According to employees, people, who work in organisations with fewer than 25 employees, are less likely to have been screened for cancers than people, who work in large organisations with more than 500 employees.
People in food service, construction, production and sales occupations were 13-26 per cent, 17-28 per cent and 9-30 per cent less likely to be up to date with cervical, breast and colorectal cancer screening, respectively, compared to healthcare professionals.
Differences largely disappear after adjusting for socio-economic factors and insurance.
Cancer screening patterns, according to occupation characteristics in the United States, are not well known, but could be used to help inform cancer control efforts.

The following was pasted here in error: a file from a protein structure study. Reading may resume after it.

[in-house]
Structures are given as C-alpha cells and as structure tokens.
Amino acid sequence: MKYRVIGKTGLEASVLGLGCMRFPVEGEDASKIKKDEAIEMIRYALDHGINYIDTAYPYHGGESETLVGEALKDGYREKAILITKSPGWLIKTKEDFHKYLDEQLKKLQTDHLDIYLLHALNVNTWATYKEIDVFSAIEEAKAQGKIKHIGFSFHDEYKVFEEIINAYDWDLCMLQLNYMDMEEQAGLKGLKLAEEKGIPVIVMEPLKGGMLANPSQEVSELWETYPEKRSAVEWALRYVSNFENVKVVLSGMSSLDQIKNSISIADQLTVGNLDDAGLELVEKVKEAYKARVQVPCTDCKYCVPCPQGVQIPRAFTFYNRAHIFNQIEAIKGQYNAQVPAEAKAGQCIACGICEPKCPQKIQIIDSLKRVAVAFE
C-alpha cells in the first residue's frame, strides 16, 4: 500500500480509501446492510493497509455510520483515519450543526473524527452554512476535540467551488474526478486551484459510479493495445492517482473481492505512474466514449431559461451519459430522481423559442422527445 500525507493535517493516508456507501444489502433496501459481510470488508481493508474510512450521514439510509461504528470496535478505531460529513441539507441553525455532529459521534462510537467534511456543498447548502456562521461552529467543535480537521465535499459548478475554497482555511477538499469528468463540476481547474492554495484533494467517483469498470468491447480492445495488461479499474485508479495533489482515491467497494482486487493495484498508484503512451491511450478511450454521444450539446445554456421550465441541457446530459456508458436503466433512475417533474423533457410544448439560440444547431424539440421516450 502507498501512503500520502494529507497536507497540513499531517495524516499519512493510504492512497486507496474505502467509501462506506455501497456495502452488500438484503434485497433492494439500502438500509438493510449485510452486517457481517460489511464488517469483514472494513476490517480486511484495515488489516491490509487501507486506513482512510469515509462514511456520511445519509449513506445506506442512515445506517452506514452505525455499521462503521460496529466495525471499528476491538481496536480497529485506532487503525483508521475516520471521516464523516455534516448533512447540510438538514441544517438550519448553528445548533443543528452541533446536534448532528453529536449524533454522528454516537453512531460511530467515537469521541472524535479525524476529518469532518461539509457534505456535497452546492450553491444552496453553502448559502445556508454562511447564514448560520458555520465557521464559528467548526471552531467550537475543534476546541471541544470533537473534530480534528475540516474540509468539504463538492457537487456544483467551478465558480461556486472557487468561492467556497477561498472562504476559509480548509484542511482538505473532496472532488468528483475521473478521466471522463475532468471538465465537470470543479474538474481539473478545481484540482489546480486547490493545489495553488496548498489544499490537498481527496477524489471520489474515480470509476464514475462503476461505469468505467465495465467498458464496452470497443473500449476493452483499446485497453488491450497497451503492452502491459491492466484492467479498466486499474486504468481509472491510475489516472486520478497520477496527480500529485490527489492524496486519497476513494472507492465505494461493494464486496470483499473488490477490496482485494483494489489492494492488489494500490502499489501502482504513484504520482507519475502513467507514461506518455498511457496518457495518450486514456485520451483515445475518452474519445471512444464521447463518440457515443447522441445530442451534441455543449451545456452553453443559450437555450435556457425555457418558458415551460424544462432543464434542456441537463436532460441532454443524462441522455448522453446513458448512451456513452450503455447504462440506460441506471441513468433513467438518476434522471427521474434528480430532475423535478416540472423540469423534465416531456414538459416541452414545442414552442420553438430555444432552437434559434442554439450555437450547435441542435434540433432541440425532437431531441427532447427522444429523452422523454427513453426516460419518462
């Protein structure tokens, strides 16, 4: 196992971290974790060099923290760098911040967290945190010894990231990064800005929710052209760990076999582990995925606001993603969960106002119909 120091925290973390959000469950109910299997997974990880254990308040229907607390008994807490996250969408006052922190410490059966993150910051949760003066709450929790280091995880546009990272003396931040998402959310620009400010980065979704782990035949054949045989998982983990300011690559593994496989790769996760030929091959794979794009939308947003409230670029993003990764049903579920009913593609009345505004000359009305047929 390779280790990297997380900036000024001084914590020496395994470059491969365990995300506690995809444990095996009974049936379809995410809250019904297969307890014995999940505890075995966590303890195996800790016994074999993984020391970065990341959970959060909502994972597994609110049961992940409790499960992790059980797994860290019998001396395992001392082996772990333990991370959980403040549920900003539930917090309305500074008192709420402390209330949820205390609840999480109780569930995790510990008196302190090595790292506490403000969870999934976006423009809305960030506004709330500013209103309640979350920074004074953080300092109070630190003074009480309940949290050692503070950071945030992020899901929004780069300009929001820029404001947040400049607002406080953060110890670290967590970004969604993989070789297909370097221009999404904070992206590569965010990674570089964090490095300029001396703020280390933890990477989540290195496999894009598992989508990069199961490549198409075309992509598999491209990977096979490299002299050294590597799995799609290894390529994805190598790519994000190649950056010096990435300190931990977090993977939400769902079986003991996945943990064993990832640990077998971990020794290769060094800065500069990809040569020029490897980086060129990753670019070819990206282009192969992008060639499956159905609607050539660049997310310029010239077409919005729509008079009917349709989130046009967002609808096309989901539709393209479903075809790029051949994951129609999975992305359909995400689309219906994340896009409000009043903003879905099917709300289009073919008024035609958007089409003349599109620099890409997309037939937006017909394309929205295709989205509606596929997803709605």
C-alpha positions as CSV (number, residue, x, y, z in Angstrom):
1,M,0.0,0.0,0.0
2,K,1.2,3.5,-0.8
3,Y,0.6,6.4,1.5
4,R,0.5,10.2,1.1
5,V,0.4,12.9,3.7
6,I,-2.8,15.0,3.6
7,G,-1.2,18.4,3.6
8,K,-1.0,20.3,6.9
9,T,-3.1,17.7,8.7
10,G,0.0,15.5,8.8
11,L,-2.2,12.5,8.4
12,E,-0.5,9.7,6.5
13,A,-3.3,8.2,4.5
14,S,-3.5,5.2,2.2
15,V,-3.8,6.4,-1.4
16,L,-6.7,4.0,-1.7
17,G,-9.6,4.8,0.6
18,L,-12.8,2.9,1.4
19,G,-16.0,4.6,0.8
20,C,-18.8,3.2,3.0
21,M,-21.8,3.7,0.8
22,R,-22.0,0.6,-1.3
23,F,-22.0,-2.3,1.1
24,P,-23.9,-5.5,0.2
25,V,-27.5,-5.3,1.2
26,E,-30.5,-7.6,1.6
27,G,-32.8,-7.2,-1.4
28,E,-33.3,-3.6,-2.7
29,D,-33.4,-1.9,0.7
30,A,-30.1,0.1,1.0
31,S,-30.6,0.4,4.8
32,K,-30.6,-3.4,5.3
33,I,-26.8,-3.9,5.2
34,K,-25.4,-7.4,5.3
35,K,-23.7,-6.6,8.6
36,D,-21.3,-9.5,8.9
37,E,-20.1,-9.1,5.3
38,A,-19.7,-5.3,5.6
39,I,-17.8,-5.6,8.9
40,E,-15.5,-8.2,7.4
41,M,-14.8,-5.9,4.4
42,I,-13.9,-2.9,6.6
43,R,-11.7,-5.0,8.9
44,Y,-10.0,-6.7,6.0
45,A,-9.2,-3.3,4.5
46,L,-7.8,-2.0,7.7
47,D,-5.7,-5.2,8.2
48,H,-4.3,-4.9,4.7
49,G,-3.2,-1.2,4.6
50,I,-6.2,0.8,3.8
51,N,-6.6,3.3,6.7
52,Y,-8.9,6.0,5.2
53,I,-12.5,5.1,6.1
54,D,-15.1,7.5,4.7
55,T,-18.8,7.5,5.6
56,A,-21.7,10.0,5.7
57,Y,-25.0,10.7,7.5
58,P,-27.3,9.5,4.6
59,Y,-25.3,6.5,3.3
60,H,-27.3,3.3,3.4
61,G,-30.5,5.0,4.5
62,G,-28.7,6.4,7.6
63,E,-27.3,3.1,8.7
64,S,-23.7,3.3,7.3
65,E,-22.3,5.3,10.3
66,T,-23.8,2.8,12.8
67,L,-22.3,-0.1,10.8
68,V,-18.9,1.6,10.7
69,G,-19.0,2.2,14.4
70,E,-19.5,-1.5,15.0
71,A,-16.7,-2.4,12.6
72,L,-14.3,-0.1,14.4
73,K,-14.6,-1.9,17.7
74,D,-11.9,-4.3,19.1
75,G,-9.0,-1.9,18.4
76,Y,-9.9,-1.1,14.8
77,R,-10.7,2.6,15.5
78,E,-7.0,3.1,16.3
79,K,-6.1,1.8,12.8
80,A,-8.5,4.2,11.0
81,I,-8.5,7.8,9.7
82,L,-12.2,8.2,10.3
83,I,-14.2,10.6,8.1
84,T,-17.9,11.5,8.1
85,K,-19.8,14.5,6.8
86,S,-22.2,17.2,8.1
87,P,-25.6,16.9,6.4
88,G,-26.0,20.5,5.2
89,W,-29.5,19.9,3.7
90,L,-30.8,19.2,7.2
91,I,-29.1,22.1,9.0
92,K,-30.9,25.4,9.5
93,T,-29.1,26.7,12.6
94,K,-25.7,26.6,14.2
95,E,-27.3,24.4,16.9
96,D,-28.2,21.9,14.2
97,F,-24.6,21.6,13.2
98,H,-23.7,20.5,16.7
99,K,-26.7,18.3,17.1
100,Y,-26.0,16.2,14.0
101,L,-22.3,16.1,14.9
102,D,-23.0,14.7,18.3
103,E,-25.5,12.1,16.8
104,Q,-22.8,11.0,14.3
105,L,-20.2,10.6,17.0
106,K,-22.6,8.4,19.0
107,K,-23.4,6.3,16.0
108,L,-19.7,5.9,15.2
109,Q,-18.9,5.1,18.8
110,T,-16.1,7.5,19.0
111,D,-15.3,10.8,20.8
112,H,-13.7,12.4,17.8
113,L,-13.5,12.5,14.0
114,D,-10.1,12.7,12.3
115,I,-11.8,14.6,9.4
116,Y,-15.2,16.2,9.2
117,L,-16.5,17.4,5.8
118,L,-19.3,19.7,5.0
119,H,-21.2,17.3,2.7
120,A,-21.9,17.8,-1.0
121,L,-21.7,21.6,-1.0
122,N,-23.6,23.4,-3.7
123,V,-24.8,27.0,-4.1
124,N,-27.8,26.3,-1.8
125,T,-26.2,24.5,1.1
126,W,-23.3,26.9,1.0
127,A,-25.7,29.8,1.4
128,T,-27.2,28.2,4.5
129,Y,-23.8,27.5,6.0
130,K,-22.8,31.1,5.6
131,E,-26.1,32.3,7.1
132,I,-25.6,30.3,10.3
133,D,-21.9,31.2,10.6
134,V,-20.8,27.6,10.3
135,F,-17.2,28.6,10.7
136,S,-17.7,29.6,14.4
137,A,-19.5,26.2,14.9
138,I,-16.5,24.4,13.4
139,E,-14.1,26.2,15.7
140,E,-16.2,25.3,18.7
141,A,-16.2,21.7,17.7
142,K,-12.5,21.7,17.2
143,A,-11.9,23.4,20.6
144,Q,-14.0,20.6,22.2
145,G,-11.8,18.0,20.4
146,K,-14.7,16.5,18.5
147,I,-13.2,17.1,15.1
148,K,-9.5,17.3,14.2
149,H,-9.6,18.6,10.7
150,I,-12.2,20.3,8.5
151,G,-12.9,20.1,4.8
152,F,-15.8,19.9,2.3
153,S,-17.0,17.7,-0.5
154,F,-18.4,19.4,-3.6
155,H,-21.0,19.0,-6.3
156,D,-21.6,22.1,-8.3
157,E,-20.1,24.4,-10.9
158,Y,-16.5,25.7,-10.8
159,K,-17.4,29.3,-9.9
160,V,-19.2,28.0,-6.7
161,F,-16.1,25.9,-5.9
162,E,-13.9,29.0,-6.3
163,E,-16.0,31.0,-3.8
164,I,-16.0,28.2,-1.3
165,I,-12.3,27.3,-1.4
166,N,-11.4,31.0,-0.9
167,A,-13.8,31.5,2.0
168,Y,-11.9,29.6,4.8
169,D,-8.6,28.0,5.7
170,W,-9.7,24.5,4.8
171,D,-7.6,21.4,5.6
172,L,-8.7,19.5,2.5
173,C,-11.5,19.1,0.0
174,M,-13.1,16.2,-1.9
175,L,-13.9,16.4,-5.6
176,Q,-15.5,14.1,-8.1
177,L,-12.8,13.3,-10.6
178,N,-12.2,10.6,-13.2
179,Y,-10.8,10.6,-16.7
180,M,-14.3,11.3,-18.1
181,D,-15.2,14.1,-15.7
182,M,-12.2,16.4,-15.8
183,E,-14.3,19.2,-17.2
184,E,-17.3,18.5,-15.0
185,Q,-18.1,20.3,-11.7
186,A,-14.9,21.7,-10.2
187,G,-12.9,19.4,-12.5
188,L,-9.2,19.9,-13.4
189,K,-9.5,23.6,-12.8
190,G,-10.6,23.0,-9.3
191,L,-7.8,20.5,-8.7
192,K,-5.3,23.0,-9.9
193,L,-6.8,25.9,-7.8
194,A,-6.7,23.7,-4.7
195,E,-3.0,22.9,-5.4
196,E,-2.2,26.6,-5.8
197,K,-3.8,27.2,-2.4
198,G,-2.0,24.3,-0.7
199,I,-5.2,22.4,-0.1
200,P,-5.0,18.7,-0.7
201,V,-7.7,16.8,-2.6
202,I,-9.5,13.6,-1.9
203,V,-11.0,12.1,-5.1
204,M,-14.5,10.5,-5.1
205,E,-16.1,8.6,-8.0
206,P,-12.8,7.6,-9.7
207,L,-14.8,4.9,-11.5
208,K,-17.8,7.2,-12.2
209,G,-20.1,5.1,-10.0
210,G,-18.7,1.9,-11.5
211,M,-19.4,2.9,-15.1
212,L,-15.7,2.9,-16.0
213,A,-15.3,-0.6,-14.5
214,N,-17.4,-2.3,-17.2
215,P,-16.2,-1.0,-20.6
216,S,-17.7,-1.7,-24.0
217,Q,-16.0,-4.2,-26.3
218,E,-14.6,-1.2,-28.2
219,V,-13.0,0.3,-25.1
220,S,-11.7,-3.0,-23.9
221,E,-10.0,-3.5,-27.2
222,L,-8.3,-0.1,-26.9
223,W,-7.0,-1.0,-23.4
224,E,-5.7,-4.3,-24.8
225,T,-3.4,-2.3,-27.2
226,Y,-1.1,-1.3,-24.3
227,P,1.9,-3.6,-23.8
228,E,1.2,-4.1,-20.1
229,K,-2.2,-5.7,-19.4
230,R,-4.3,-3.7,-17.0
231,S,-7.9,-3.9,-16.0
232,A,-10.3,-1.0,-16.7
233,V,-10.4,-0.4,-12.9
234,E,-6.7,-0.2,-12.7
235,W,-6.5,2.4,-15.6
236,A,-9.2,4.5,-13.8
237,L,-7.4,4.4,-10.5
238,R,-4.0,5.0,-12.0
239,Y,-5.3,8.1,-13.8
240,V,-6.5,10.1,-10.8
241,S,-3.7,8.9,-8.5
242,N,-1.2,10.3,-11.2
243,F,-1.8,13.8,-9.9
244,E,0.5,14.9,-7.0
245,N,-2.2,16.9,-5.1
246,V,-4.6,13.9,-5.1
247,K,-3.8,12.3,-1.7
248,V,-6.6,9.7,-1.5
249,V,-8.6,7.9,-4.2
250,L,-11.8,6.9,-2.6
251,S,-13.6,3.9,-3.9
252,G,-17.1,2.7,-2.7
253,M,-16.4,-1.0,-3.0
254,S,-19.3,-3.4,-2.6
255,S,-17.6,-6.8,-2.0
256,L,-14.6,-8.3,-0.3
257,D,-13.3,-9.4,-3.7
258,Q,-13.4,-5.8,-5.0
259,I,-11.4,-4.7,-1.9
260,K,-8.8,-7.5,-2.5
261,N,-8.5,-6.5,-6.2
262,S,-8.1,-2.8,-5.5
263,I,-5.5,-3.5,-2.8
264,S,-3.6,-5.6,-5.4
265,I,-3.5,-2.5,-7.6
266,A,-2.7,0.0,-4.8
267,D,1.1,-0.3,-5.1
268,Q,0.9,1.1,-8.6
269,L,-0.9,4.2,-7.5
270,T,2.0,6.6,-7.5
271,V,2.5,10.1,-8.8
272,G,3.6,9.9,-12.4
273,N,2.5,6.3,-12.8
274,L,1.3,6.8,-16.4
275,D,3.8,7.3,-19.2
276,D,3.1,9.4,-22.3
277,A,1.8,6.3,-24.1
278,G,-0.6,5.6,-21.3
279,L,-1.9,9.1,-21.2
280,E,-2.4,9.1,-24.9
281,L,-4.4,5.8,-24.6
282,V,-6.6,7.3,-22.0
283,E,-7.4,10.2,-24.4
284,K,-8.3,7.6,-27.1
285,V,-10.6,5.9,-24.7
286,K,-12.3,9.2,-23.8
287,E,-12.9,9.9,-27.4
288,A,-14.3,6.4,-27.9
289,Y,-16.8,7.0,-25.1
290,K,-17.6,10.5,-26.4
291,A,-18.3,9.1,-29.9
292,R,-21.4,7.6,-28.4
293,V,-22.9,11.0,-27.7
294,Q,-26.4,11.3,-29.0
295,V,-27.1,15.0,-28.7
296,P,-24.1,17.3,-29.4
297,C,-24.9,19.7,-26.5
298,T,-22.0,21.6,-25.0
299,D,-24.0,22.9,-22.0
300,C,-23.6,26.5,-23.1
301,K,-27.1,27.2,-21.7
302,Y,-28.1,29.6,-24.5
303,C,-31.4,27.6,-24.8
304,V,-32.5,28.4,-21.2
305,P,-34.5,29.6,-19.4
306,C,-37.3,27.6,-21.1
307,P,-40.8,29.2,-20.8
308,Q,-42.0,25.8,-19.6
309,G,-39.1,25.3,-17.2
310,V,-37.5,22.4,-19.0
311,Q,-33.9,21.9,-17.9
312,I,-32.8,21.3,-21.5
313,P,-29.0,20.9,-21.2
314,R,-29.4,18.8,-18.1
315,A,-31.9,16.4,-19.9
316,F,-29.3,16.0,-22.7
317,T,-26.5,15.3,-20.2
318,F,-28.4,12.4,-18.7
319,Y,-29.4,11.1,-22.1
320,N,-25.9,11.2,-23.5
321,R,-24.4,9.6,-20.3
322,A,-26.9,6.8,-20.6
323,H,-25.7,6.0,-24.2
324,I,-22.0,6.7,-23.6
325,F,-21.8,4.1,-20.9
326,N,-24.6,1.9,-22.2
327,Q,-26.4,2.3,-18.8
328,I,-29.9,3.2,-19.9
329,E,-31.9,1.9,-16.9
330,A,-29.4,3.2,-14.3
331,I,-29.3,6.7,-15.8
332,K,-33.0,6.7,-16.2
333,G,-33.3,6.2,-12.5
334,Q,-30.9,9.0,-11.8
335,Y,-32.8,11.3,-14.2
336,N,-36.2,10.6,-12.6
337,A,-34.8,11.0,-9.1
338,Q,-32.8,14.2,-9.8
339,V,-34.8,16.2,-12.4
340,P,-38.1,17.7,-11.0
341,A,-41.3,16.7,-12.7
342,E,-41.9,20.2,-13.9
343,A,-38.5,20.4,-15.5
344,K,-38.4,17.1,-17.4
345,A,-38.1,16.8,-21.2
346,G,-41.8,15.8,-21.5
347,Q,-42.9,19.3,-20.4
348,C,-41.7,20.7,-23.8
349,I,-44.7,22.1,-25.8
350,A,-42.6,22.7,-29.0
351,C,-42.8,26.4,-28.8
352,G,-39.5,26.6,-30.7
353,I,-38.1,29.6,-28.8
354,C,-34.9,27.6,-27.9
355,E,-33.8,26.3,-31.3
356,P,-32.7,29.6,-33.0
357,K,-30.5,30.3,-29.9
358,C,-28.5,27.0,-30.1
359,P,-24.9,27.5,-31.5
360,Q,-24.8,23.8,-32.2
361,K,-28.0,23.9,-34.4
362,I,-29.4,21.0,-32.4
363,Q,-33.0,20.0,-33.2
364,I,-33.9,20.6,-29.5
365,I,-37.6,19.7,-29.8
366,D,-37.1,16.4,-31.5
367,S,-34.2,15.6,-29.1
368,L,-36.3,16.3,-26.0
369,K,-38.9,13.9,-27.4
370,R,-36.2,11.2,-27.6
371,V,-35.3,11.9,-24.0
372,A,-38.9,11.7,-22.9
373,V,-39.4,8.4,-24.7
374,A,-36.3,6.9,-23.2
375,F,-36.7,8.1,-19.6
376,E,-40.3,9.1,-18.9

Lead researcher Stacey Fedewa examined screening rates for cervical, breast and colorectal cancer by occupational characteristics in 2010, 2013 and 2015 using the National Health Interview Surveys (NHIS) among eligible U.S. workers.
The results indicated that cervical, breast and colorectal cancer screening prevalence among U.S. workers was 84.0 per cent, 68.9 per cent and 56.8 per cent, respectively.
Screening rates were lower among workers in small (< 25 employees) compared to large organisations (< 500 employees).
After adjusting for socio-economic factors and insurance status, most of the differences were eliminated.
The disparities in cancer screening by occupational characteristics were mostly attributed to lower socio-economic status and lack of insurance.
The findings underscore the need for innovative public health strategies to improve cancer screening in vulnerable populations.
The study appeared in the Preventive Medicine journal. (ANI)